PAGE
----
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Postcards From Canada

The sky's the limit (weather permitting)

Cricket in Newfoundland may well have reached its tipping point. The future's bright

Liam Herringshaw
The logo of the Cricket Association of Newfoundland & Labrador

The new logo of the Newfoundland and Labrador cricket association  •  Liam Herringshaw

As summer comes to an end, and my work contract in Newfoundland does likewise, it's time for a final postcard from this rocky outpost of eastern North America. Starting a cricket association has been a fantastic, fascinating challenge, and I'm amazed with what we've achieved. Our committee and constitution, our government-incorporated status, our first provincial team, our first trophy, and now our new logo*.
As I prepare to leave, however, one question nags away at me. What are the long-term prospects for cricket in Newfoundland and Labrador?
Well, as that master of left-arm unorthodox spin Confucius once said, "Study the past if you would divine the future." A trip to the sports archives in The Rooms - the fabulous provincial museum - shows we're not the first people to try and revive cricket here. Newspaper clippings from 1980 reveal that, three decades before we incorporated the Cricket Association of Newfoundland & Labrador, a similarly international group established the Newfoundland & Labrador Cricket Association. An executive was elected, practice sessions were held, and playing areas were scouted out. They even had a British expat, a university scientist with an unusual surname - Tim Coolbear - as their rabble-rouser.
For various reasons, though, the project never took off. Key people moved away before it got properly up and running, a decent wicket wasn't found, and local interest didn't really develop. So is history doomed to repeat itself, or is there something about our efforts that ensures a different outcome?
I think there is. I think the Fates are in our favour. The Memorial University of Newfoundland is the largest university in Atlantic Canada, and one whose international student population is burgeoning. Most of our players are connected to MUN in some way, and there is demand for a university cricket club. To test this (and as a prelude to setting up an indoor league), we've arranged a Town v Gown match at a local sports hall this weekend. We can just about find a St John's XI, but enough students have already signed up to make two university teams, and I suspect that's only the tip of the iceberg. It all bodes well for MUN CC**.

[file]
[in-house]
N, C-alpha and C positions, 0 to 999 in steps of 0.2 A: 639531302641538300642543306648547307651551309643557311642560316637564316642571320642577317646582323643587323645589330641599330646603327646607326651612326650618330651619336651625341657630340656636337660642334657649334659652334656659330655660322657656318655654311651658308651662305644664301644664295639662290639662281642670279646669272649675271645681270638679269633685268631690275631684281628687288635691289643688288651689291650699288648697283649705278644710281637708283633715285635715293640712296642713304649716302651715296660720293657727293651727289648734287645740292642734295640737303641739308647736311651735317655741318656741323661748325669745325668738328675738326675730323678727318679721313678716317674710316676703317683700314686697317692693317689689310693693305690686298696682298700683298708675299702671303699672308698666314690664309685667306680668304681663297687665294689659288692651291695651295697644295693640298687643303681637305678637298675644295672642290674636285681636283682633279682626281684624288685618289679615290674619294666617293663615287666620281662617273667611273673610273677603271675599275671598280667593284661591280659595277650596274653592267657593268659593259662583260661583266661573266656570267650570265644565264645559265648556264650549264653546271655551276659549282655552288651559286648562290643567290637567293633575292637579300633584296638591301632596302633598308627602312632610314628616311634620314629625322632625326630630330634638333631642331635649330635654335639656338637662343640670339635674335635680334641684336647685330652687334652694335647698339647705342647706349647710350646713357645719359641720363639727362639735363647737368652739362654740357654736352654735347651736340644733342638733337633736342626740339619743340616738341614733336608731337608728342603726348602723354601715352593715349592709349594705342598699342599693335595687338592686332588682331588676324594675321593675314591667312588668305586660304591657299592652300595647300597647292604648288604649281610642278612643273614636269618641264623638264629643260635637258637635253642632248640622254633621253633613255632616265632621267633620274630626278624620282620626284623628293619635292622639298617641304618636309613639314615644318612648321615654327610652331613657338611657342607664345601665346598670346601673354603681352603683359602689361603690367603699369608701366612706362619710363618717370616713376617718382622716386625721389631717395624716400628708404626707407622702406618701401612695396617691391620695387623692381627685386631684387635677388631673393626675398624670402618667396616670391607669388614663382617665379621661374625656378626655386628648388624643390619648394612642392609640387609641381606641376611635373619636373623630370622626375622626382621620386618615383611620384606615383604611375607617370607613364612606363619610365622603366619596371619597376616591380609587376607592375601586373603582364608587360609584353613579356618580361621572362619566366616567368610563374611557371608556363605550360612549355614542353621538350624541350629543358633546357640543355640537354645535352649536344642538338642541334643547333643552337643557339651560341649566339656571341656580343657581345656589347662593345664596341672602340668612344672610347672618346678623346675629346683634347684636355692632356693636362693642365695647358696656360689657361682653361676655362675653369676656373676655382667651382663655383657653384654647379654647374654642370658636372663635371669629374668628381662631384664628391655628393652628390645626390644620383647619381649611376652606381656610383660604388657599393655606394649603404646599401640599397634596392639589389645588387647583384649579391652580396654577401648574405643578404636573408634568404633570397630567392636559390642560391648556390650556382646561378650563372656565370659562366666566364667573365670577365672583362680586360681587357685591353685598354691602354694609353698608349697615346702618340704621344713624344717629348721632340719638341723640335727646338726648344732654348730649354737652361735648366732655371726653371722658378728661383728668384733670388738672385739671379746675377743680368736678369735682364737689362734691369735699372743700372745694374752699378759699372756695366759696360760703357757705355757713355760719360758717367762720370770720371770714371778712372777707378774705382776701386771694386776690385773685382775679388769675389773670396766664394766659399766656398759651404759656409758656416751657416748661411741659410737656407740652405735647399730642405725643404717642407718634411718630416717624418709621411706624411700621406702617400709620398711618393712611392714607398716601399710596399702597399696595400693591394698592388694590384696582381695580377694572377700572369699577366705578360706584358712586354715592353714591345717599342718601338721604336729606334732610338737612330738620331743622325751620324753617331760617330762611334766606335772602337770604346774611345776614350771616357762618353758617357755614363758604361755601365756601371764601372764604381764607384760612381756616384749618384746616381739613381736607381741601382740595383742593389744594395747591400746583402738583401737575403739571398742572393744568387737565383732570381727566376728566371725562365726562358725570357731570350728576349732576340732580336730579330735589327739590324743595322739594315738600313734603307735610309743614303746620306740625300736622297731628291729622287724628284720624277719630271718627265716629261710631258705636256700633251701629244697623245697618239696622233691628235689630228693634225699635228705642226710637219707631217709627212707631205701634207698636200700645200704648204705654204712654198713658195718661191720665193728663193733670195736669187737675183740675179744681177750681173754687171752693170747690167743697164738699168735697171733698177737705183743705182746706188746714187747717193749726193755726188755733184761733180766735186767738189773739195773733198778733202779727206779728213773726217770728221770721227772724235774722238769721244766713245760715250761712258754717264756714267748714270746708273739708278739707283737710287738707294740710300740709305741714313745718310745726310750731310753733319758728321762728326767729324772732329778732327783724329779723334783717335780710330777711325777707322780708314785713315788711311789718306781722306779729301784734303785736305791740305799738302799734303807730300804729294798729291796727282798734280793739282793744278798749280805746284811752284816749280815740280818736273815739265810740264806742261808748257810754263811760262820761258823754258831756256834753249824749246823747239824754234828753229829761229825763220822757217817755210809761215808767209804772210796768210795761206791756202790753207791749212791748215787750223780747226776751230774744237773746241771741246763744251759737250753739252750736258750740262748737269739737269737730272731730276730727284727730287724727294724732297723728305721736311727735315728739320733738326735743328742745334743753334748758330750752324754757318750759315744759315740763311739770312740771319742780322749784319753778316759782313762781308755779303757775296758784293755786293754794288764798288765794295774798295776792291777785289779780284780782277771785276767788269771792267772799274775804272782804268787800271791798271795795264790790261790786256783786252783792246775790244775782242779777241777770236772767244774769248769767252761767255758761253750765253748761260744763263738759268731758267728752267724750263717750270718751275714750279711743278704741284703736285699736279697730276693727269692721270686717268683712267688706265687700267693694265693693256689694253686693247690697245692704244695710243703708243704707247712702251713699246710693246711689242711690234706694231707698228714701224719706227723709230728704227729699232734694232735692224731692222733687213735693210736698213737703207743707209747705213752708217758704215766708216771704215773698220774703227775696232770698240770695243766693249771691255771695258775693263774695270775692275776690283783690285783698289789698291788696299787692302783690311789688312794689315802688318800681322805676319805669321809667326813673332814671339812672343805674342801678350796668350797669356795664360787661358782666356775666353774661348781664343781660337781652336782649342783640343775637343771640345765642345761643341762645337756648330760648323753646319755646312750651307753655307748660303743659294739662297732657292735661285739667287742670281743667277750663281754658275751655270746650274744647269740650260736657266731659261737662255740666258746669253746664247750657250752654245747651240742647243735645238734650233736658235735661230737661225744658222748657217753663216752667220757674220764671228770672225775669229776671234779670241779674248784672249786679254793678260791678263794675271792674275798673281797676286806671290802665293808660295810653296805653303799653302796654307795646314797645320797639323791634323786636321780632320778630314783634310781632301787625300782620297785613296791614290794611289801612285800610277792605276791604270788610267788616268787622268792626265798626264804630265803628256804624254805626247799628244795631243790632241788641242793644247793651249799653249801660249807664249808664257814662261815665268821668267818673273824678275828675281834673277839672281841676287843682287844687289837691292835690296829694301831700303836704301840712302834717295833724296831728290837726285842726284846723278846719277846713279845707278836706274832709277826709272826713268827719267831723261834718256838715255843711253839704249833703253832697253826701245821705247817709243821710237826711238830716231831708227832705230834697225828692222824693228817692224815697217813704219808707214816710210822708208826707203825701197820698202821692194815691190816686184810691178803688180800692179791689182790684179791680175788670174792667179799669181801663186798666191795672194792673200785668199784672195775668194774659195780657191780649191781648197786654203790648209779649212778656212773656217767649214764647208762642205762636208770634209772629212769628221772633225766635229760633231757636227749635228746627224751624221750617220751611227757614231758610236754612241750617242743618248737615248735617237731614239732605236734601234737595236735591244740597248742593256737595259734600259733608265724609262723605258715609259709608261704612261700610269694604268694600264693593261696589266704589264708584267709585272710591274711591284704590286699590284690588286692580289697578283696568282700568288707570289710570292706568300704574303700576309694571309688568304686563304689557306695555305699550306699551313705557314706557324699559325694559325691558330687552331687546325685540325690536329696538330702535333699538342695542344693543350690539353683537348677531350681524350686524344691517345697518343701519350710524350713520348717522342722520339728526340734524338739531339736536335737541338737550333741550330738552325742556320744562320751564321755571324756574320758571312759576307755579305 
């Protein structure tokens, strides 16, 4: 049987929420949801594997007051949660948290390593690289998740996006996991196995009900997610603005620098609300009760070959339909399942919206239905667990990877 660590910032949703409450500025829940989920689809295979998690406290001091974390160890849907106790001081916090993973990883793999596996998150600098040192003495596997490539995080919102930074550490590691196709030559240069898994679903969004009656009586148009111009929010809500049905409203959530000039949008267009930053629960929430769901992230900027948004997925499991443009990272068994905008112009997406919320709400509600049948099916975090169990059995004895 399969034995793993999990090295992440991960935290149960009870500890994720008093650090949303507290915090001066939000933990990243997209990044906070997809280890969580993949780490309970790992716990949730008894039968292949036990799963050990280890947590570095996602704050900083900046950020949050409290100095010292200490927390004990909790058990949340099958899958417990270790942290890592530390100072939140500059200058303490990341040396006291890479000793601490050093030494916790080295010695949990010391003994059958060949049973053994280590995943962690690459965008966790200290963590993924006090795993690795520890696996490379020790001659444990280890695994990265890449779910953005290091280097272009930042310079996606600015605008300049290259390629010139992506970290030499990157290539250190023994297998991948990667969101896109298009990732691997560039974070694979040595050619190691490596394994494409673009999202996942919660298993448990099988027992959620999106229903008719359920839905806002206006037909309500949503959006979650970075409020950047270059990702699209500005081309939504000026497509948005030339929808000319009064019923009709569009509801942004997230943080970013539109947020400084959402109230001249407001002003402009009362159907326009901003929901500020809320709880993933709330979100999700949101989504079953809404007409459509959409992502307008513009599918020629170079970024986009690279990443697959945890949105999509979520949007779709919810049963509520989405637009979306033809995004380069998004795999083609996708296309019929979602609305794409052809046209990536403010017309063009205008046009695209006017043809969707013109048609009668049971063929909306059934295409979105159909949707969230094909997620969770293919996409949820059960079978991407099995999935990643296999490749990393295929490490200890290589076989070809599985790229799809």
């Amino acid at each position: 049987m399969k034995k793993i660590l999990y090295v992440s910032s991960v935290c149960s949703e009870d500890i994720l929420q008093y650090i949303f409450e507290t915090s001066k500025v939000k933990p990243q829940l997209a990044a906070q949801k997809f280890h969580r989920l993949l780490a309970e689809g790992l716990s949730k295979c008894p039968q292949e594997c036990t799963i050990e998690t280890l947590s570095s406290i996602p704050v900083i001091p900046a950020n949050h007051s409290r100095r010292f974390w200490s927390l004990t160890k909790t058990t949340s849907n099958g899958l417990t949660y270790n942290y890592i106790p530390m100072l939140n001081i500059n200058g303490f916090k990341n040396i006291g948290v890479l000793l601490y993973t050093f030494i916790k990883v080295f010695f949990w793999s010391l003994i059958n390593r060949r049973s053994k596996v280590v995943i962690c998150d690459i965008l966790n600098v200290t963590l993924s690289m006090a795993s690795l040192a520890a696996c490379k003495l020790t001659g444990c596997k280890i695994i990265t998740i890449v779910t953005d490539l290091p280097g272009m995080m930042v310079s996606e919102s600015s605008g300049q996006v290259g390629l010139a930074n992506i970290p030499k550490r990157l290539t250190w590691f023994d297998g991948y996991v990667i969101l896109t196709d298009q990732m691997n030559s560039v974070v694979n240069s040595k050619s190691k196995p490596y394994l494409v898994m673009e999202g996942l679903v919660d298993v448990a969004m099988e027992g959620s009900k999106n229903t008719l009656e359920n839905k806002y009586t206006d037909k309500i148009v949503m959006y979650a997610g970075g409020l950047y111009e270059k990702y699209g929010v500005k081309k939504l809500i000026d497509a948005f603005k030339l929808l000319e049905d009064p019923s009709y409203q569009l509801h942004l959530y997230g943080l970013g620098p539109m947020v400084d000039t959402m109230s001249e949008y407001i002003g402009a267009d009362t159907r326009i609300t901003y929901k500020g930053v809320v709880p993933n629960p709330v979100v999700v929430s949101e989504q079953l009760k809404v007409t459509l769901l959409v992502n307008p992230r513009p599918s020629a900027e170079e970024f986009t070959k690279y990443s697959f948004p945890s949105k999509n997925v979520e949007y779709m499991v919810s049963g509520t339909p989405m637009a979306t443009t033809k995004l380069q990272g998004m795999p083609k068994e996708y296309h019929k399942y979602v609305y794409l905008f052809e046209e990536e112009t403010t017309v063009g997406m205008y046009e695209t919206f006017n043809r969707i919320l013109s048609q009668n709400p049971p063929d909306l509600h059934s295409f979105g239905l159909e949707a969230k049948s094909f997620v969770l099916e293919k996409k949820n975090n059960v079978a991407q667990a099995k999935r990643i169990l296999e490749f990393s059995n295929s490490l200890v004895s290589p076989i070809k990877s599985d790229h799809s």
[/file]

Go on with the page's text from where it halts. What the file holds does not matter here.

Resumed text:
We have also been offered our own movable plastic wicket, identical to the one used by Cricket New Brunswick for the Maritimes Twenty20 tournament. Negotiations are at an early stage, but there's a good chance we'll be able to pitch this wicket on the Feild of Dreams. When combined with the kit we've been kindly donated by the other provinces, this will enable us to play weekly cricket matches with a real ball, ensuring a stronger, better-prepared Cricket NL team for next year's provincial competition.
We're not yet ready to host the tournament ourselves, but a year of organised cricket will change all that. By 2012, we'll be able to invite New Brunswick, Nova Scotia and Prince Edward Island to a Twillingate Tapeball Twenty20, before moving on to St John's for the big draw.
And yes, I really think an Atlantic cricket tournament would be a big draw. Newfoundlanders are proud supporters of their local teams: 2000 fans turned up to cheer on The Rock as they won the Canadian Rugby Championship final last weekend. So I'm pencilling in 2020 for the first edition of the NPL. Deranged offspring of the NHL and IPL, the Newfoundland Premier League would see cricket spread out across the province, taking it back to the places where it used to thrive. The Bonavista Bog Donkeys would battle the St Anthony Squidhounds; the Harbour Grace Hagdowns would take on the Grand Falls Lumber-pulpers. I've seen the beautiful Inter-Town Trophy in the museum vaults and it needs to be resurrected, having not been held aloft in triumph since about 1925.
Maybe I'm being over-ambitious but there's no reason why all of this can't happen. This is a wonderful place to play the most wonderful of sports, and I can't wait to come back and see how things are progressing. What with global warming, the province might even start getting extended periods of decent weather. And if anyone ever asks me, "Are you a Newfoundland cricketer?" I shall be honoured to reply, "Indeed I is, me ol' cock, and long may your big jib draw!"***
*drafted so beautifully by the lovely Dr Helen Goodchild, who also bakes cakes on demand for fund-raising purposes
**even if I'd rather it was the acronymous Memorial University of Newfoundland Cricket Initiative
***This will only make sense if you've been "screeched in".

Liam Herringshaw is a medium-paced palaeontologist who moved to Newfoundland from the UK to improve his chances of opening the bowling